Science and experience keep bringing us back to a fundamental principle of protecting our shoreline: Hard structures, such as sea walls, rock revetments and groins, hinder efforts to preserve a valuable public resource -- a dry, sandy beach.
That resource is key to our multi-billion-dollar tourism industry.
So it's not surprising that South Carolina's Blue Ribbon Committee on Shoreline Management is recommending the state severely limit the use of groins -- stone or wood walls built perpendicular to the beach to trap sand. Interrupting the flow of sand in a beach system usually means that areas down drift of the groin are starved of sand.
The state's landmark Beachfront Management Act in 1988 prohibited construction of groins, along with other hard structures, in the active beach. The state Court of Appeals reinforced that in 2001 with a decision in a Hilton Head Island case. The next year, the legislature changed the law to allow groins under certain circumstances, including that they are built in conjunction with renourishment and that those seeking permission monitor and repair any damage to other areas of the beach.
The Shoreline Management Committee, whose recommendations will go to the state Department of Health and Environmental Control and the legislature later this year, voted last week to recommend the state allow groins only at the ends of beaches and near inlets that need to remain open for boat traffic.
The committee also has called for an end to allowing new development to move farther onto beaches after taxpayer-funded renourishment projects widen the beach.
Former Hilton Head Mayor Tom Peeples, a committee member, said the state needs "to get away from what other (towns and cities) have done with groins spread every several hundred yards."
The groins tend to proliferate because once a groin is in place and affecting other areas of the beach, property owners along those other areas want to build groins to trap whatever sand comes their way.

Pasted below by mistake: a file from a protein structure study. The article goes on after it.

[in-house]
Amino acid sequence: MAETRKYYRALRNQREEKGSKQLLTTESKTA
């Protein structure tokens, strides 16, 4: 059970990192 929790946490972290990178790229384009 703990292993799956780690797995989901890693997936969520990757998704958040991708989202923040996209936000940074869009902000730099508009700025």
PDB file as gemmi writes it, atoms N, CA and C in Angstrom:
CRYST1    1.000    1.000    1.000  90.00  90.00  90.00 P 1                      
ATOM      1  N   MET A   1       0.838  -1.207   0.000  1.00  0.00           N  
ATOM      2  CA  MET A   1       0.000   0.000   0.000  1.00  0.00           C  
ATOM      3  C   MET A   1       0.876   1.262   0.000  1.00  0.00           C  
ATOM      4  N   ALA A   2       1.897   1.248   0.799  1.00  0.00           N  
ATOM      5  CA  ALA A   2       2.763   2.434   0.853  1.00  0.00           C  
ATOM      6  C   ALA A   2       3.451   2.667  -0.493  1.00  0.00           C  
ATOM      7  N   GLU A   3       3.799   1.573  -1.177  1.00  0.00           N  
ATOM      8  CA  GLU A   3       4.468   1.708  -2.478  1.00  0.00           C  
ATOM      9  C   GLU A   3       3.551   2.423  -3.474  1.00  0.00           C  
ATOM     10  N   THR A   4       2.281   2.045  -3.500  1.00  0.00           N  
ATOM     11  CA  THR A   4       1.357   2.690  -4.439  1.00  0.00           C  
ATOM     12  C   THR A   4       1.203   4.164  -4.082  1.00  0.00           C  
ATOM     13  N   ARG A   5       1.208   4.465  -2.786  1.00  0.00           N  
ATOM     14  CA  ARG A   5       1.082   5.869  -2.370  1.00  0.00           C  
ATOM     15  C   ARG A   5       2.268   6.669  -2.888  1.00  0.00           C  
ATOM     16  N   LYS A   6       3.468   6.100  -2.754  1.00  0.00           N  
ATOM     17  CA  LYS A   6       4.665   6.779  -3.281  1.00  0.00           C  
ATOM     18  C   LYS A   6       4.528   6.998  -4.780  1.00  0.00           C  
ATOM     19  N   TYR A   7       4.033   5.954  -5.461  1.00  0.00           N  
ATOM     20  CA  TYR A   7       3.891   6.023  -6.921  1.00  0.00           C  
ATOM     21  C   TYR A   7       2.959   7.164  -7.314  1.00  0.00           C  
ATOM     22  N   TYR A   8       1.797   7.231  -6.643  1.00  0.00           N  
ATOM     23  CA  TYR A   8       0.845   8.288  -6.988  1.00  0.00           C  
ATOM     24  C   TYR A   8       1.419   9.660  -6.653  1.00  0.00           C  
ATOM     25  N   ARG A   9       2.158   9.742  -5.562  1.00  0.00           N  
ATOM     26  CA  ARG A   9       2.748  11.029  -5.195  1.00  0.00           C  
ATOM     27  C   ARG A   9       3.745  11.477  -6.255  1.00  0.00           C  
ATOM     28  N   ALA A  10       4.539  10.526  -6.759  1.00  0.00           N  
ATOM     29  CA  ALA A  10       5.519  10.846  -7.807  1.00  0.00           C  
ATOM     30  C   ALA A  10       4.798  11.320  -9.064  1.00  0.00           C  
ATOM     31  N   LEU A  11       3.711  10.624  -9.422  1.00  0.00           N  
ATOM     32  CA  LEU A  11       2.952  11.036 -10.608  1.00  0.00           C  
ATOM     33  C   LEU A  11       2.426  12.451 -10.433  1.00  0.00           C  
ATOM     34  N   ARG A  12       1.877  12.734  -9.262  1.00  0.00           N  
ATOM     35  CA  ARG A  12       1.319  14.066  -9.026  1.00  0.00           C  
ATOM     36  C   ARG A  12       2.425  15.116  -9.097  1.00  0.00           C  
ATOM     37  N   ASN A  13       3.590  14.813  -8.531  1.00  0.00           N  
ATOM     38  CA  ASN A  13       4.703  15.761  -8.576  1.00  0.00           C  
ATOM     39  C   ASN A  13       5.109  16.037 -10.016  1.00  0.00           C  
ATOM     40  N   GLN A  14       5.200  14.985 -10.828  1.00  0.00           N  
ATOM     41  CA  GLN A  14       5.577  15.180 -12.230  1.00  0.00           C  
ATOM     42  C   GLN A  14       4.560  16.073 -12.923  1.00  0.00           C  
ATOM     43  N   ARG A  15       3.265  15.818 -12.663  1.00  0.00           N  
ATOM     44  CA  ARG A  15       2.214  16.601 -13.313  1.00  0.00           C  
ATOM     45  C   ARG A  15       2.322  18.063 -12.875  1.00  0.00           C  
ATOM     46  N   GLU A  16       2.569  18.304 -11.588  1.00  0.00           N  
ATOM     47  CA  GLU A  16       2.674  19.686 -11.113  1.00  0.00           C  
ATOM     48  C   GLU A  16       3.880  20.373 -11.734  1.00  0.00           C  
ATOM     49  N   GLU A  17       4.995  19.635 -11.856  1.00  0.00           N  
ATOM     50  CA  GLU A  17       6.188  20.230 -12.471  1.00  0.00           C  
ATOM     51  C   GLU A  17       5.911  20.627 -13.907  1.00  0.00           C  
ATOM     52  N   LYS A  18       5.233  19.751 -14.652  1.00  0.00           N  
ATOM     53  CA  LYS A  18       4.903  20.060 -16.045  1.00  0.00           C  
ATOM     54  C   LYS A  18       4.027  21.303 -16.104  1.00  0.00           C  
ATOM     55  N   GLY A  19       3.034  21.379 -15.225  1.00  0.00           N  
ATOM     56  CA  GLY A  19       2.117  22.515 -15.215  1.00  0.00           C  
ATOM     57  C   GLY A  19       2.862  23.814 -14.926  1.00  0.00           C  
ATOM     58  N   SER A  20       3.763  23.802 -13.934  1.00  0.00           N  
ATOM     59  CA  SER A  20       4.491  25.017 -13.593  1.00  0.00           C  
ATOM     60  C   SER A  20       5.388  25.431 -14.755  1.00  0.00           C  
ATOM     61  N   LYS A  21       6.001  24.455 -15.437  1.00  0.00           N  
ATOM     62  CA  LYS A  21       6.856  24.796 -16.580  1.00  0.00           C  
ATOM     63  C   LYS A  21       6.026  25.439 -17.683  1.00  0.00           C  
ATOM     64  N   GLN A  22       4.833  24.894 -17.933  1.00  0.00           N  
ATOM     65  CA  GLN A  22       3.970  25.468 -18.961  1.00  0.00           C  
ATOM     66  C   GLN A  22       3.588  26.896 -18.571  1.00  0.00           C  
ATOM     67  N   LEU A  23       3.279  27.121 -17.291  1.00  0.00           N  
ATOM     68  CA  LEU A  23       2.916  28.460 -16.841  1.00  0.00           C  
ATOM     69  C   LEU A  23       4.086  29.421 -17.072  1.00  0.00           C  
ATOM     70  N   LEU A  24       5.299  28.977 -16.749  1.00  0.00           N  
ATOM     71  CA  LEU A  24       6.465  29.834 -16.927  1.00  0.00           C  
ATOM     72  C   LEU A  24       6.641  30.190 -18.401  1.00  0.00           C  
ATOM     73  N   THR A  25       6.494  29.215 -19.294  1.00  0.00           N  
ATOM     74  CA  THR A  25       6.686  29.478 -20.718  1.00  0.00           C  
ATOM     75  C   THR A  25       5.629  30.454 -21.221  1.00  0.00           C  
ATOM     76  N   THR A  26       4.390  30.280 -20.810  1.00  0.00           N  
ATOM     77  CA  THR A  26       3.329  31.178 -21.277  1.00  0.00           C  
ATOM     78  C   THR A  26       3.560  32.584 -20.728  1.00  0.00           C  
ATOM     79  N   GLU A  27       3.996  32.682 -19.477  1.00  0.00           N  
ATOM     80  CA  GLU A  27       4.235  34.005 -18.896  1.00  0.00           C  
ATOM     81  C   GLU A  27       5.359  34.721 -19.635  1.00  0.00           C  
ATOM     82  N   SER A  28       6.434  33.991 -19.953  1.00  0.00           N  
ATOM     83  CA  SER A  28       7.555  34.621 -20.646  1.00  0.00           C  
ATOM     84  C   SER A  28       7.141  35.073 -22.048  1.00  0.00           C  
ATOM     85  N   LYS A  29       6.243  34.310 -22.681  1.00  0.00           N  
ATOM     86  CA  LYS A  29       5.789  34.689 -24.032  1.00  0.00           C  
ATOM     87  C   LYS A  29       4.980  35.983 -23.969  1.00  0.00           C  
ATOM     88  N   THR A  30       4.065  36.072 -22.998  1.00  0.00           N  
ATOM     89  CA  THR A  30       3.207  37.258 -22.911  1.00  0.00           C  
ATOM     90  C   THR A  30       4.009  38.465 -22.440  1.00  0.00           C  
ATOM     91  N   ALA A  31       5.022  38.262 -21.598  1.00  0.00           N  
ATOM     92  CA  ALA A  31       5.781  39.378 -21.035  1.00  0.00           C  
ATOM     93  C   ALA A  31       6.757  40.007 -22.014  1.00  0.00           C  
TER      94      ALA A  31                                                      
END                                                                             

But Scott Liggett, the town's public projects and facilities director, expressed concerns about new limits on groins.
"Clearly, they're not appropriate in all locations and can be built in a way that causes problems ... ," Liggett said. "But they can also be placed and designed in a way that avoids those problems."
The town has demonstrated that it understands the problems such structures can cause. The new $1.6 million, 700-foot groin built to stabilize a recent renourishment project at the Port Royal Plantation beach allows sand to move over the top of the structure so other areas of the beach are not deprived of sand. But not every project is handled as carefully as Hilton Head's.
And we've seen over the years, that state regulators need all the help they can get to hold the line on beachfront development. Allow too much wiggle room and someone will try to exploit it, and regulators will be reluctant to say no without specific instruction and authority to do so. Better to make the use of hard structures rare and possible only under extreme circumstances.
The goal of the 1988 law was to protect the shoreline and its environment by moving people back from the dynamic shoreline system and getting them to build more responsibly in the coastal zone. It should remain the goal, and the Shoreline Management Committee's recommendations to date do just that.